3 Things To Learn From Pat Toomey About Effectively Opposing Trump’s Bad Policy Ideas

3 Things To Learn From Pat Toomey About Effectively Opposing Trump’s Bad Policy Ideas

Rather than focusing on the unsuccessful efforts of a senator departing Congress this fall, George Will might do well to bolster the efforts of good lawmakers, and cultivate more.
Christopher Jacobs
By

Last week venerable conservative columnist George Will called for voting against Republicans this November to rebuke President Trump, provoking no small amount of commentary. Some focused on dissecting the flaws in his theory—it would create bad policy outcomes, particularly on judges (a point Will conceded), and could make the Republican Party even more dependent upon Trump and his acolytes.

Into this debate unwittingly stepped Politico earlier this week, with a profile of Pennsylvania’s junior senator, Republican Pat Toomey. Having just won re-election to a six-year term, Toomey faces three big political advantages: First, he will not have to face an anti-Trump wave this year. Second, he will not share the ballot with Trump in two years. Third, he won his 2016 re-election by nearly twice as many votes as Trump did. The way he opposed Trump’s trade policies provides a useful template for others within his party to dissent from the chief executive.

Before talking any further about the senator, an obvious disclosure: Toomey gave me my first job on Capitol Hill. I have worked for him as an intern, an unpaid campaign volunteer, and a researcher on his book. In those roles I have seen him up close, including on an RV tour of his congressional district during his 2002 campaign (unlike the senior senator from Missouri, Toomey’s RV tour didn’t include any private planes). My firsthand experience with Toomey explains both why and how he can oppose the president’s policies—and how Republicans who disagree with Trump on an issue should do likewise.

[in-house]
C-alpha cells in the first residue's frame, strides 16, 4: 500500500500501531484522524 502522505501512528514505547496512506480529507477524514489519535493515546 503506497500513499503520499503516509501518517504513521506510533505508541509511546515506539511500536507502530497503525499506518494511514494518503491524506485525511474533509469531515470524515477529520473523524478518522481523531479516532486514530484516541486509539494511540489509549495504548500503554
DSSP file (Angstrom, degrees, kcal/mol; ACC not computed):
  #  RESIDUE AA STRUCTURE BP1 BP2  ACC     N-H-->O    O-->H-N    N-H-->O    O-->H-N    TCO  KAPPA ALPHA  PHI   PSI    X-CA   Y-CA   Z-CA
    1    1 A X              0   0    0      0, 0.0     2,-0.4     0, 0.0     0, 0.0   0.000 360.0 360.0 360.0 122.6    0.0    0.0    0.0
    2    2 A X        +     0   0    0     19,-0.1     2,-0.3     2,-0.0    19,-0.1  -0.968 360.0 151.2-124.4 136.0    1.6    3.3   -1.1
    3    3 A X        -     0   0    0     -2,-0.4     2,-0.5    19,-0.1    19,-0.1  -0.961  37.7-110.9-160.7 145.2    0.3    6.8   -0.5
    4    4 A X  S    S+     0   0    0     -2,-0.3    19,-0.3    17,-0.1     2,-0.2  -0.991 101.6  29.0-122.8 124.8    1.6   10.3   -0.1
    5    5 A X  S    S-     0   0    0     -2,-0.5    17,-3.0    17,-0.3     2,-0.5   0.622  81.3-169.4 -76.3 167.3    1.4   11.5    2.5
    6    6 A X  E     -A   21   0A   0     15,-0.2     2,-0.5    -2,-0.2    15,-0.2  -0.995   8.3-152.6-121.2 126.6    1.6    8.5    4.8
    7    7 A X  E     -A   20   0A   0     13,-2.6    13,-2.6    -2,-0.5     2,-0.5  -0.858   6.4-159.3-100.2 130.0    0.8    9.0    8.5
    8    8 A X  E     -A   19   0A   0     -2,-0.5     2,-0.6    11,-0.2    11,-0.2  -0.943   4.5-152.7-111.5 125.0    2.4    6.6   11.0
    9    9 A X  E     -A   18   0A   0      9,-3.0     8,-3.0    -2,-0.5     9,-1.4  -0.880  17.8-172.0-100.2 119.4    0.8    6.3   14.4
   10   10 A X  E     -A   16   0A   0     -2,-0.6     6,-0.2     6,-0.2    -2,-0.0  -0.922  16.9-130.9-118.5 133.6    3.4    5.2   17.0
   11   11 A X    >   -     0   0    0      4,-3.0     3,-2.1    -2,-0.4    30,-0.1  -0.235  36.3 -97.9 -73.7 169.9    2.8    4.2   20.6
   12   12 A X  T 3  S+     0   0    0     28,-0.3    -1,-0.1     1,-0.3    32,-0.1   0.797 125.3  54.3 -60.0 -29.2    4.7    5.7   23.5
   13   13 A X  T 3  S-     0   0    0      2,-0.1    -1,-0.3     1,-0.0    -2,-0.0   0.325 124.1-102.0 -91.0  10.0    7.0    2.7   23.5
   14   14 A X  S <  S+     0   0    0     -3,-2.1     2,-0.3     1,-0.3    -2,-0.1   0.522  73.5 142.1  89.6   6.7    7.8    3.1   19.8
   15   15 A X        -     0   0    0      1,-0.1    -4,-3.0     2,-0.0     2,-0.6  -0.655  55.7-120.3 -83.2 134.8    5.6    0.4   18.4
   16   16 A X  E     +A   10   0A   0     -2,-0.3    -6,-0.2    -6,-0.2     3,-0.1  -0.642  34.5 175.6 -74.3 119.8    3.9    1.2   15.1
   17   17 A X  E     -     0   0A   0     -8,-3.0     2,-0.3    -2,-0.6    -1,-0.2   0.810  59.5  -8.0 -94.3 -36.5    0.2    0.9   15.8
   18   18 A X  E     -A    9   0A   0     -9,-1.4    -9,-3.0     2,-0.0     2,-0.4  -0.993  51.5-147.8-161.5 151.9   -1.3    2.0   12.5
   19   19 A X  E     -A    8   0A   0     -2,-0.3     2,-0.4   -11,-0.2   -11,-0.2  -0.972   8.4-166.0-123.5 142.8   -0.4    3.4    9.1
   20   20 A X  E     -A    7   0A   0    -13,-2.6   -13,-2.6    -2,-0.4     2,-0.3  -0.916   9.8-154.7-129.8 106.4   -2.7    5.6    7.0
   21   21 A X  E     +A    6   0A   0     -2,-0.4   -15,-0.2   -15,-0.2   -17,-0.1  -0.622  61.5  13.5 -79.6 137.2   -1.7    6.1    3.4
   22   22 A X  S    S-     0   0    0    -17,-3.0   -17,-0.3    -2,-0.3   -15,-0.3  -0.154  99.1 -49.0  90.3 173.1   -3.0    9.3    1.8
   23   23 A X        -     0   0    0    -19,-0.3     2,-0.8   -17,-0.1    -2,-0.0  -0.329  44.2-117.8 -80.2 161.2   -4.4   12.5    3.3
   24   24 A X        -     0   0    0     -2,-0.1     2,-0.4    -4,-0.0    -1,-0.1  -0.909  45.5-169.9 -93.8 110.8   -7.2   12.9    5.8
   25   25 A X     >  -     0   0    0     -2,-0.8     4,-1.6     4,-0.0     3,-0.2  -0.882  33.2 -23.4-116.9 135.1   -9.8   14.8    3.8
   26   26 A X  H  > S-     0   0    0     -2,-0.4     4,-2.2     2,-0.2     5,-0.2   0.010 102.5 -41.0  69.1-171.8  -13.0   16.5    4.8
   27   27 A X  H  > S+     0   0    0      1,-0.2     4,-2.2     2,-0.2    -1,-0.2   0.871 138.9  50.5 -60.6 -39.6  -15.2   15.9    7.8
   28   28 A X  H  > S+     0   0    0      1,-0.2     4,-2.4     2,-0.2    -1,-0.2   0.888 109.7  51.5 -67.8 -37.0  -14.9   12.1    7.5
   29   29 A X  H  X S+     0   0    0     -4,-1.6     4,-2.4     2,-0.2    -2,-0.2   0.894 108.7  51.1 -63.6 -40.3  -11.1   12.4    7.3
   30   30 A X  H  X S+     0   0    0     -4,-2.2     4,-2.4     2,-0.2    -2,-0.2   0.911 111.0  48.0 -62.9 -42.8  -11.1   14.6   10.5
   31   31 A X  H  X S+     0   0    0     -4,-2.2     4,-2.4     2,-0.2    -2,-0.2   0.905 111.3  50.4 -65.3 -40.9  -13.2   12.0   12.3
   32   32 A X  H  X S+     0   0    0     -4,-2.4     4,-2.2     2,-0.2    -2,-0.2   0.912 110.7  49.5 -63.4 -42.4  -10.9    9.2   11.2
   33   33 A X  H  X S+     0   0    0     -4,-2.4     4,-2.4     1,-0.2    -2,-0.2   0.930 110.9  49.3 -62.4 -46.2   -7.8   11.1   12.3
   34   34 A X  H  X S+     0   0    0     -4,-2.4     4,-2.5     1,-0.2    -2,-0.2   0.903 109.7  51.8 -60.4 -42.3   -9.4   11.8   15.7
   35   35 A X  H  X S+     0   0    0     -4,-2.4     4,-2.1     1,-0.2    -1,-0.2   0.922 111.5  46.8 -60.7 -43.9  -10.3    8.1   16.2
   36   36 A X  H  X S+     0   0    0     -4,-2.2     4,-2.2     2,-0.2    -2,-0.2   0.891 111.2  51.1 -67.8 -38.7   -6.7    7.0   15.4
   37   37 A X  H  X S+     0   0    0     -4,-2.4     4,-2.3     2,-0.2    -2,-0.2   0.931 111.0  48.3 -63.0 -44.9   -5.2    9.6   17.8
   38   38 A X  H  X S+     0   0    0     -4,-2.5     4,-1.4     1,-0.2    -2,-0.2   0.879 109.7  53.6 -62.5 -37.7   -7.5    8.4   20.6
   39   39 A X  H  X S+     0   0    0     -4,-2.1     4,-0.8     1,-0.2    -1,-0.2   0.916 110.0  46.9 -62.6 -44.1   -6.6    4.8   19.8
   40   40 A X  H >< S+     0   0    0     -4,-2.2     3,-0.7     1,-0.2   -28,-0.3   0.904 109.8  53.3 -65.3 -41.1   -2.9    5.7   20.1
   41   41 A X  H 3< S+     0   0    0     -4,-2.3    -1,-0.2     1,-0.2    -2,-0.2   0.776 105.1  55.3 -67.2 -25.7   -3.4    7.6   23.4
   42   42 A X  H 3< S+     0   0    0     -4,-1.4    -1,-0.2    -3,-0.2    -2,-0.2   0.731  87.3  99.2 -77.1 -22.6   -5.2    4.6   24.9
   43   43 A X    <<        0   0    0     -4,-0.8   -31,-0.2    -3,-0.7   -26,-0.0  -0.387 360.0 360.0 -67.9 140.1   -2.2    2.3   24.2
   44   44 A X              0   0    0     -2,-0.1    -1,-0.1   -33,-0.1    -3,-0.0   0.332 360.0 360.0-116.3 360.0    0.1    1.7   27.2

1. Pick Something Important

First, speak out on an issue you care about—one of significant national import. Toomey believes that a trade war President Trump’s tariffs prompted could spark a major economic downturn, and undo the effects of the tax legislation passed late last year. He notes that the tariffs, along with the threats of more to come, are “already doing real damage,” such as this week’s news about Harley-Davidson moving some manufacturing overseas.

Politico notes that Toomey’s newfound role as “Trump’s sharpest antagonist on trade policy” stems from “his passion on economic issues,” a passion I know well. I still remember absorbing the arguments he made in drafts of his book: If foreign countries want to invest in the United States—and bring down the cost of goods Americans consume in the process—why should politicians enact arbitrary obstacles to that growth?

That argument holds little weight with Trump, who generally sees conflict in zero-sum terms—a trade deficit with another country must mean America has lost to someone, somehow. But it’s already resonating with some Harley owners.

It would resonate even more with Trump voters if cutting off sources of inexpensive apparel suddenly caused the price of a $10 T-shirt at Walmart to rise fivefold. Toomey believes passionately in free trade as an engine for good. It has created jobs and helped billions around the world to rise out of poverty. So he would rather stop any trade war before it starts.

2. Mind the Separation of Powers